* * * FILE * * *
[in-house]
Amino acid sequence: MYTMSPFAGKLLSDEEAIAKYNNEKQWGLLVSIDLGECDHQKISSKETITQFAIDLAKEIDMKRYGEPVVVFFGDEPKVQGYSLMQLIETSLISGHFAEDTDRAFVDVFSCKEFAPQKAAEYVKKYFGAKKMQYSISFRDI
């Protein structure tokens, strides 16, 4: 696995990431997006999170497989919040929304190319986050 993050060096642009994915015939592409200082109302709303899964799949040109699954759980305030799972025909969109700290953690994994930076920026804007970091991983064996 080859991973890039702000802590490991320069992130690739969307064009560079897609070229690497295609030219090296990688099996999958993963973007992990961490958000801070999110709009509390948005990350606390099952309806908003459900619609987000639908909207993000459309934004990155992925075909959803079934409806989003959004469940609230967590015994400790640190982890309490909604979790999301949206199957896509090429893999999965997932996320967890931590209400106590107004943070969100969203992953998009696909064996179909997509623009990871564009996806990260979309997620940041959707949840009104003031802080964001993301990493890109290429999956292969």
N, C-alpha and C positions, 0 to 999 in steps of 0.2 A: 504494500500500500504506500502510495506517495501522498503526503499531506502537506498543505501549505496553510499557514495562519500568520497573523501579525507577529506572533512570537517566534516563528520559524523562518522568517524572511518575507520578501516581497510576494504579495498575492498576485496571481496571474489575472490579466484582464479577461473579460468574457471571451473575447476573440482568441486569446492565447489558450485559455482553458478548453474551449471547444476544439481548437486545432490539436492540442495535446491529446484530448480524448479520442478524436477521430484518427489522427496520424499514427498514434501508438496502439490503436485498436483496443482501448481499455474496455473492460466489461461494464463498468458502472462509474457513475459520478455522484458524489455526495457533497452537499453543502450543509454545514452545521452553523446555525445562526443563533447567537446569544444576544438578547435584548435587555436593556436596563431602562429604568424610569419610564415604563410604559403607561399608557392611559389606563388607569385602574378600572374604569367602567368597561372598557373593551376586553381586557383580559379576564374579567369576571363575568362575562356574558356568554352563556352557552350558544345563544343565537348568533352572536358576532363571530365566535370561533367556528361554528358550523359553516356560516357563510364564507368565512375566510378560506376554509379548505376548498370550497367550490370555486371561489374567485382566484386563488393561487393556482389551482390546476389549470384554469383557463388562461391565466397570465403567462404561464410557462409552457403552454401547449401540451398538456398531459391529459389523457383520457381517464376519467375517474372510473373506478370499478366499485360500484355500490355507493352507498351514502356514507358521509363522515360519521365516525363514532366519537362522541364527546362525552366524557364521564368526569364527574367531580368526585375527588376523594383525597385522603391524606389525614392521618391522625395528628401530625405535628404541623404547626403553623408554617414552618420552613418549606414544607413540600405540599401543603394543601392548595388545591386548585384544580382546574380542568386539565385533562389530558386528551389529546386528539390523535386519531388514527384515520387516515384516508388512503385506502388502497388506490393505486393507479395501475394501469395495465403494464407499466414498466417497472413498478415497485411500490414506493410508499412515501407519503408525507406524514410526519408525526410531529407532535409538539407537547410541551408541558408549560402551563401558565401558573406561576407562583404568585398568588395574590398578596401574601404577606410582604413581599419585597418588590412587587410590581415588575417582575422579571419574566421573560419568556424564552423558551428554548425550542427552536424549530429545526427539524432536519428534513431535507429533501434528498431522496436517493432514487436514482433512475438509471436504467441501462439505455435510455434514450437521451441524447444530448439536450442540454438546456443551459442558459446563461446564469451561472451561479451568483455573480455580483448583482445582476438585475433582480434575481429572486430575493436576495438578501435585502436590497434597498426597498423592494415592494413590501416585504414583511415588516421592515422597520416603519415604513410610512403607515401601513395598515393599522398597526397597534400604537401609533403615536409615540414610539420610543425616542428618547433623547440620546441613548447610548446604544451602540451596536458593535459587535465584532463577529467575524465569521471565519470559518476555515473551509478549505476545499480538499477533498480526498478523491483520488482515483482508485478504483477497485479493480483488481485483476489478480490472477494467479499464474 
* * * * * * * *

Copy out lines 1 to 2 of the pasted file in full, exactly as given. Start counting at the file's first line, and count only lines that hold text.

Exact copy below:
[in-house]
Amino acid sequence: MYTMSPFAGKLLSDEEAIAKYNNEKQWGLLVSIDLGECDHQKISSKETITQFAIDLAKEIDMKRYGEPVVVFFGDEPKVQGYSLMQLIETSLISGHFAEDTDRAFVDVFSCKEFAPQKAAEYVKKYFGAKKMQYSISFRDI